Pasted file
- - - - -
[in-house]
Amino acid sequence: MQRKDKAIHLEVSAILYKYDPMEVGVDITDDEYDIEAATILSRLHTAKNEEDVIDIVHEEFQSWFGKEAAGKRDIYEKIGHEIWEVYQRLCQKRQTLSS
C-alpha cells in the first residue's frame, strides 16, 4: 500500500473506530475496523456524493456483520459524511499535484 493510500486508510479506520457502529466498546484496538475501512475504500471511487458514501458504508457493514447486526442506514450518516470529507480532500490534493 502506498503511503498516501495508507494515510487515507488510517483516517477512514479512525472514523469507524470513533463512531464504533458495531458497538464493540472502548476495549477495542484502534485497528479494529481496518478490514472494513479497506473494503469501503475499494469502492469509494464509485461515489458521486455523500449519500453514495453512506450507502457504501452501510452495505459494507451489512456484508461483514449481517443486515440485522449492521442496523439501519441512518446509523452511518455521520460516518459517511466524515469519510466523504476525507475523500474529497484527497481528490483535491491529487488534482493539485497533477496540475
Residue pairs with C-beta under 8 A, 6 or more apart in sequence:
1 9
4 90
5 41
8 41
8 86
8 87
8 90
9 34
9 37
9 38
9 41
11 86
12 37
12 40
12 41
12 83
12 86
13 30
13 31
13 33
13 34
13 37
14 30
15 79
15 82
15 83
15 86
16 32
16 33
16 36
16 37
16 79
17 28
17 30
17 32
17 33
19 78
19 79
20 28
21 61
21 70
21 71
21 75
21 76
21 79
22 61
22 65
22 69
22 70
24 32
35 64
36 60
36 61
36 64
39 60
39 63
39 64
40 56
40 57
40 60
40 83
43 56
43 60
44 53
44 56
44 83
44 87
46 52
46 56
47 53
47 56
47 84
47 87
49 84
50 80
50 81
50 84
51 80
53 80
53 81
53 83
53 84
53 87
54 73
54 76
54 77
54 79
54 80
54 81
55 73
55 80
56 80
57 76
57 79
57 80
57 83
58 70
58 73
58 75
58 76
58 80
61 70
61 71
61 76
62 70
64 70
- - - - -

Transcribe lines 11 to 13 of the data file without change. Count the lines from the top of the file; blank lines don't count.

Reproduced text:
8 90
9 34
9 37